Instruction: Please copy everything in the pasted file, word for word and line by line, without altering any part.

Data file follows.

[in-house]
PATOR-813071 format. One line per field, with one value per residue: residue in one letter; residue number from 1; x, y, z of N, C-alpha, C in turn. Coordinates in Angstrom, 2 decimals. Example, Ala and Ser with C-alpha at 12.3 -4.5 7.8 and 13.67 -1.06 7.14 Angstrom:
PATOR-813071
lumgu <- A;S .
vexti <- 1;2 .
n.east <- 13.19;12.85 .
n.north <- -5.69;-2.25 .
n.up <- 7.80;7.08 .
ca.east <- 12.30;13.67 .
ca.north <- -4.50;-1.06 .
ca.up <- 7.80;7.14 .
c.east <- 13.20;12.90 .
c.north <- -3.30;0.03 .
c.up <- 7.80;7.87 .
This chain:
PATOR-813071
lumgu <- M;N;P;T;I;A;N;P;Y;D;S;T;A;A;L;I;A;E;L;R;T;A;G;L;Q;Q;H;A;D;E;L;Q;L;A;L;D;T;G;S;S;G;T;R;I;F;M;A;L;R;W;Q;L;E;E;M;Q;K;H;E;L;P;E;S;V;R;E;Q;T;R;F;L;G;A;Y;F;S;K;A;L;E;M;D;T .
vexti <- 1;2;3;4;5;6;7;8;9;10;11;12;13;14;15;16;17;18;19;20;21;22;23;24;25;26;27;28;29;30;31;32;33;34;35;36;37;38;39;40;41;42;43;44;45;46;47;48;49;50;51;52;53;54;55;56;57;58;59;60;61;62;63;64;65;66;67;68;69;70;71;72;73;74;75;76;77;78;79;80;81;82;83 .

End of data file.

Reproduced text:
[in-house]
PATOR-813071 format. One line per field, with one value per residue: residue in one letter; residue number from 1; x, y, z of N, C-alpha, C in turn. Coordinates in Angstrom, 2 decimals. Example, Ala and Ser with C-alpha at 12.3 -4.5 7.8 and 13.67 -1.06 7.14 Angstrom:
PATOR-813071
lumgu <- A;S .
vexti <- 1;2 .
n.east <- 13.19;12.85 .
n.north <- -5.69;-2.25 .
n.up <- 7.80;7.08 .
ca.east <- 12.30;13.67 .
ca.north <- -4.50;-1.06 .
ca.up <- 7.80;7.14 .
c.east <- 13.20;12.90 .
c.north <- -3.30;0.03 .
c.up <- 7.80;7.87 .
This chain:
PATOR-813071
lumgu <- M;N;P;T;I;A;N;P;Y;D;S;T;A;A;L;I;A;E;L;R;T;A;G;L;Q;Q;H;A;D;E;L;Q;L;A;L;D;T;G;S;S;G;T;R;I;F;M;A;L;R;W;Q;L;E;E;M;Q;K;H;E;L;P;E;S;V;R;E;Q;T;R;F;L;G;A;Y;F;S;K;A;L;E;M;D;T .
vexti <- 1;2;3;4;5;6;7;8;9;10;11;12;13;14;15;16;17;18;19;20;21;22;23;24;25;26;27;28;29;30;31;32;33;34;35;36;37;38;39;40;41;42;43;44;45;46;47;48;49;50;51;52;53;54;55;56;57;58;59;60;61;62;63;64;65;66;67;68;69;70;71;72;73;74;75;76;77;78;79;80;81;82;83 .